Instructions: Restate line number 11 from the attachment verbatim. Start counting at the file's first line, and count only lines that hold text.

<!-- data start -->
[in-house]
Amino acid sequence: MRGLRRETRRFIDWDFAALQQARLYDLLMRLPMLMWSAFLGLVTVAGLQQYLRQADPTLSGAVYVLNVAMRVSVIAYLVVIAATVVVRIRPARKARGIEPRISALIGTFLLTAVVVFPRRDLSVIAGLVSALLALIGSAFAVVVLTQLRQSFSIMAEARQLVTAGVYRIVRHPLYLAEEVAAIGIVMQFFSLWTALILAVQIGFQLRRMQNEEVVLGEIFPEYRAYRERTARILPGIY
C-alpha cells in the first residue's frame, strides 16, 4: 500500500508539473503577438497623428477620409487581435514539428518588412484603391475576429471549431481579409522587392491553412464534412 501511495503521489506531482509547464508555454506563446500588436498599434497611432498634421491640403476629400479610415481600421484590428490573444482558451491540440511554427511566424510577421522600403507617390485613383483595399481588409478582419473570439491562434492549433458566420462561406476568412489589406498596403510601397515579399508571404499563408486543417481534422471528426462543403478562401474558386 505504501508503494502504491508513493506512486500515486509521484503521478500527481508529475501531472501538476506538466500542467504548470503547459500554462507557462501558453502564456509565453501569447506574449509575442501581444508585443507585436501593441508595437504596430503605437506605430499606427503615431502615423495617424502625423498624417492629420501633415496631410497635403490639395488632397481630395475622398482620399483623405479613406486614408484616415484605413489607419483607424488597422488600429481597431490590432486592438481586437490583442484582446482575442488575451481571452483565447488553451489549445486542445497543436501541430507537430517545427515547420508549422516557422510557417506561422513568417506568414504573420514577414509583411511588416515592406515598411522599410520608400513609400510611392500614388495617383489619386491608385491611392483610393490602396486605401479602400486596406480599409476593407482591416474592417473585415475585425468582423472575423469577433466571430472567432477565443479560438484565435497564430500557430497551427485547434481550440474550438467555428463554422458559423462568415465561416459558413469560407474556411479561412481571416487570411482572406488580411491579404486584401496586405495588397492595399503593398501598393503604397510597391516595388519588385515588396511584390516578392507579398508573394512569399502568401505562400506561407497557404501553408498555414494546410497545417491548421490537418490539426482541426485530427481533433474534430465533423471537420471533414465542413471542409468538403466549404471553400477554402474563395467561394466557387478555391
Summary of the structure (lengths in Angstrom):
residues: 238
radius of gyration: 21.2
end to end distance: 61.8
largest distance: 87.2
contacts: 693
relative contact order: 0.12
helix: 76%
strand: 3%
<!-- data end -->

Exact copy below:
helix: 76%